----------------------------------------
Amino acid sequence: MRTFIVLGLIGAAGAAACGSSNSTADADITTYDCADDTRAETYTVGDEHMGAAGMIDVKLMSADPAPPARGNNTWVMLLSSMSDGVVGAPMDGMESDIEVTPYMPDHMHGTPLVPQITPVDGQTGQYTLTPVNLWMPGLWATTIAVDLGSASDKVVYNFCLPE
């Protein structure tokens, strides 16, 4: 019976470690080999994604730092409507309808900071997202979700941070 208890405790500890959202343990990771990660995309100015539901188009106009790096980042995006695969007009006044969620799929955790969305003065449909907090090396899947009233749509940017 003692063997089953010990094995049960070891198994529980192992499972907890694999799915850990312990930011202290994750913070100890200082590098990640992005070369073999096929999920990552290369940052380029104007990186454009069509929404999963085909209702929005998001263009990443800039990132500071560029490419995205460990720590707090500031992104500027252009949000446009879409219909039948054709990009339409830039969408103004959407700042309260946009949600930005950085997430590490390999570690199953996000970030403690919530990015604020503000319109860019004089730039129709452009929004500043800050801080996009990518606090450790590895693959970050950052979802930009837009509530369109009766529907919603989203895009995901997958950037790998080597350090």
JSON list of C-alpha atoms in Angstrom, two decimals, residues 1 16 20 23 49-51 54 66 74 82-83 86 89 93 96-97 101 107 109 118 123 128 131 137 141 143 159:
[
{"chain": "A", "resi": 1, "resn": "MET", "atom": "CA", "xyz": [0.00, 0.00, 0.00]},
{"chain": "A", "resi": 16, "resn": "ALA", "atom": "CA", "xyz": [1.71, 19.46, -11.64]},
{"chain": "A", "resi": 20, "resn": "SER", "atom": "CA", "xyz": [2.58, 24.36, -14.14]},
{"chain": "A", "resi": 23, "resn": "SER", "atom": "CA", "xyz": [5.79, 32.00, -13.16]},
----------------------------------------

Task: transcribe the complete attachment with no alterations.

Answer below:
Amino acid sequence: MRTFIVLGLIGAAGAAACGSSNSTADADITTYDCADDTRAETYTVGDEHMGAAGMIDVKLMSADPAPPARGNNTWVMLLSSMSDGVVGAPMDGMESDIEVTPYMPDHMHGTPLVPQITPVDGQTGQYTLTPVNLWMPGLWATTIAVDLGSASDKVVYNFCLPE
């Protein structure tokens, strides 16, 4: 019976470690080999994604730092409507309808900071997202979700941070 208890405790500890959202343990990771990660995309100015539901188009106009790096980042995006695969007009006044969620799929955790969305003065449909907090090396899947009233749509940017 003692063997089953010990094995049960070891198994529980192992499972907890694999799915850990312990930011202290994750913070100890200082590098990640992005070369073999096929999920990552290369940052380029104007990186454009069509929404999963085909209702929005998001263009990443800039990132500071560029490419995205460990720590707090500031992104500027252009949000446009879409219909039948054709990009339409830039969408103004959407700042309260946009949600930005950085997430590490390999570690199953996000970030403690919530990015604020503000319109860019004089730039129709452009929004500043800050801080996009990518606090450790590895693959970050950052979802930009837009509530369109009766529907919603989203895009995901997958950037790998080597350090």
JSON list of C-alpha atoms in Angstrom, two decimals, residues 1 16 20 23 49-51 54 66 74 82-83 86 89 93 96-97 101 107 109 118 123 128 131 137 141 143 159:
[
{"chain": "A", "resi": 1, "resn": "MET", "atom": "CA", "xyz": [0.00, 0.00, 0.00]},
{"chain": "A", "resi": 16, "resn": "ALA", "atom": "CA", "xyz": [1.71, 19.46, -11.64]},
{"chain": "A", "resi": 20, "resn": "SER", "atom": "CA", "xyz": [2.58, 24.36, -14.14]},
{"chain": "A", "resi": 23, "resn": "SER", "atom": "CA", "xyz": [5.79, 32.00, -13.16]},